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Re: [D3E] Possible Changes to Mutation Events

From: Stewart Brodie <stewart.brodie@antplc.com>
Date: Wed, 16 Jul 2008 22:03:21 +0100
To: Maciej Stachowiak <mjs@apple.com>
CC: Laurens Holst <lholst@students.cs.uu.nl>, Doug Schepers <schepers@w3.org>, public-webapps@w3.org
Message-ID: <b15793f8bc3cc74337e26c7c42ada0674c67ac35@localhost>

Maciej Stachowiak <mjs@apple.com> wrote:

> The purpose is not optimization, but rather reducing code complexity  
> and risk. DOM mutation events can make arbitrary changes to the DOM,  
> including ones that may invalidate the rest of the operation. Let's  
> say you call parent.replaceChild(old, new). If the DOMNodeRemoved  
> notification is fired before the removal of old, or even between the  
> removal and the insertion, it might remove old from parent and moved  
> elsewhere in the document. The remove notification for new (if it  
> already had a parent) could also move old, or new, or parent. There's  
> no particularly valid reason to do this, but Web-facing  
> implementations must be robust in the face of broken or malicious  
> code. This means that at every stage of a multistep operation, the  
> implementation has to recheck its assumptions. In WebKit and Gecko,  
> the code for many of the basic DOM operations often is more than 50%  
> code to dispatch mutation events, re-check assumptions and abort if  
> needed. Dispatching mutation events at the end of a compound operation  
> doesn't have this problem - there is no need to re-check assumptions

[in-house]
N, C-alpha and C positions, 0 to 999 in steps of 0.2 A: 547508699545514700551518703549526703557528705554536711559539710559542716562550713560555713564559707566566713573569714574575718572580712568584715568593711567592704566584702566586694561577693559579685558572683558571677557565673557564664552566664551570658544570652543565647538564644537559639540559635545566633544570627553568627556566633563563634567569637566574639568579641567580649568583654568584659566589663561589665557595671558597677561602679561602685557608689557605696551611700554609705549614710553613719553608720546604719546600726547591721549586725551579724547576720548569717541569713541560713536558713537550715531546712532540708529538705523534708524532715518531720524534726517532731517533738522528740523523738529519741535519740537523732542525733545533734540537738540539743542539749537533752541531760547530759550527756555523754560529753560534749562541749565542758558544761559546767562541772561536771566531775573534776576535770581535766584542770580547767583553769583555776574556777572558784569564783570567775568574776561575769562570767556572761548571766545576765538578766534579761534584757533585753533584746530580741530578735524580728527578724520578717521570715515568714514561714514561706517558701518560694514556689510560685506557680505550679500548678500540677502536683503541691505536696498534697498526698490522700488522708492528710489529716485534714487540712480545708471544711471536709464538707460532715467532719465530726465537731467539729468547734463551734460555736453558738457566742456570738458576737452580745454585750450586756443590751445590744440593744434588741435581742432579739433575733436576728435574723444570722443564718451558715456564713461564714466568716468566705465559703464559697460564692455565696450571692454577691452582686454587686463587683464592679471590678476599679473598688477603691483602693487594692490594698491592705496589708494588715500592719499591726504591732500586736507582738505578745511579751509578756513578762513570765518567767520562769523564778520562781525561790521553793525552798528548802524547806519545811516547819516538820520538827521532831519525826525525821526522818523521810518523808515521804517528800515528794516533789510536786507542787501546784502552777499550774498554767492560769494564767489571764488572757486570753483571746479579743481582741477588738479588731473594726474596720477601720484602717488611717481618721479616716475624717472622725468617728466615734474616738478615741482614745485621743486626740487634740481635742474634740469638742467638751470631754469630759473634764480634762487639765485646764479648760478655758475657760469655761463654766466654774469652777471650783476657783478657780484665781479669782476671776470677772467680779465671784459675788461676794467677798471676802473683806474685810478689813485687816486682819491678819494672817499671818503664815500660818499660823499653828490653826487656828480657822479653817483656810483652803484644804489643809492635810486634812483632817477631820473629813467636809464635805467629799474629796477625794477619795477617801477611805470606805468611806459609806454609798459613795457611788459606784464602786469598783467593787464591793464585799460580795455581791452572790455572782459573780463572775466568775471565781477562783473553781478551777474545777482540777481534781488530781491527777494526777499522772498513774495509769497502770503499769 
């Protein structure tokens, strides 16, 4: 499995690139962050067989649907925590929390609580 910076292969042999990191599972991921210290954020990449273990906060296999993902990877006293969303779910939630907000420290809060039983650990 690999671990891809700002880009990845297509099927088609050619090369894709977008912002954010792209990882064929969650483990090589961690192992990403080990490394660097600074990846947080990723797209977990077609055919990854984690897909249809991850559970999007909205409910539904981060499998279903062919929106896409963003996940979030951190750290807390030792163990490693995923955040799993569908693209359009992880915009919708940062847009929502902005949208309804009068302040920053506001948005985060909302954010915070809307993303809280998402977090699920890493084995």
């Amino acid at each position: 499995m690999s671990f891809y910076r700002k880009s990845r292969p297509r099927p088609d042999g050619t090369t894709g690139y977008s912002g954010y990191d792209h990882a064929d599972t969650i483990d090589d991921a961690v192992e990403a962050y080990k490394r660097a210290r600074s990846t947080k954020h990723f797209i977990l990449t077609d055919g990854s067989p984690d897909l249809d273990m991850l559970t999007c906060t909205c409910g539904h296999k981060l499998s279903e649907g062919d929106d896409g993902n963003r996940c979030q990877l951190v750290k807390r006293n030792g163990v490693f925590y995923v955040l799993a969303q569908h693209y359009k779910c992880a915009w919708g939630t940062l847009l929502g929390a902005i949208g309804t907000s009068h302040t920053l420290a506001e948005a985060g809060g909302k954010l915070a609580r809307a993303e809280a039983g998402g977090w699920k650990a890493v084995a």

> because the operation is complete.

I agree with all that, but it's not the whole story, because making this
change has potentially severe consequences for memory usage if you start
moving large subtrees around within a document.  Just how long is the event
queue allowed to get?

If you're going to postpone the event dispatch, when do you build the
listener list for each event?  Presumably you must built it at the time at
which you queue the event?  If so, then that's a whole lot more work that's
now necessary in removeEventListener[NS].


> > It seems to me that such a definition would possibly make  
> > implementations more complex if not impossible (in case the  
> > implementation provides no access to events-less methods), and put  
> > more constraints on the underlying implementation, as the  
> > implementation would now be required to throw the events separately  
> > from the actual operations (which I do not think would be good  
> > design).
> 
> No, it would make implementations much simpler by removing all the  
> code that handles the very unlikely case of the mutation event  
> listener modifying the DOM in a way that invalidates the operation. I  
> know for sure this is the case for WebKit's DOM implementation, and  
> Mozilla folks have told me the same is true for Gecko.

It complicates our implementation too, but at least it's relatively bounded
and simple to revalidate compared to the unbounded memory usage of queueing
everything up.


-- 
Stewart Brodie
Received on Wednesday, 16 July 2008 21:03:01 GMT

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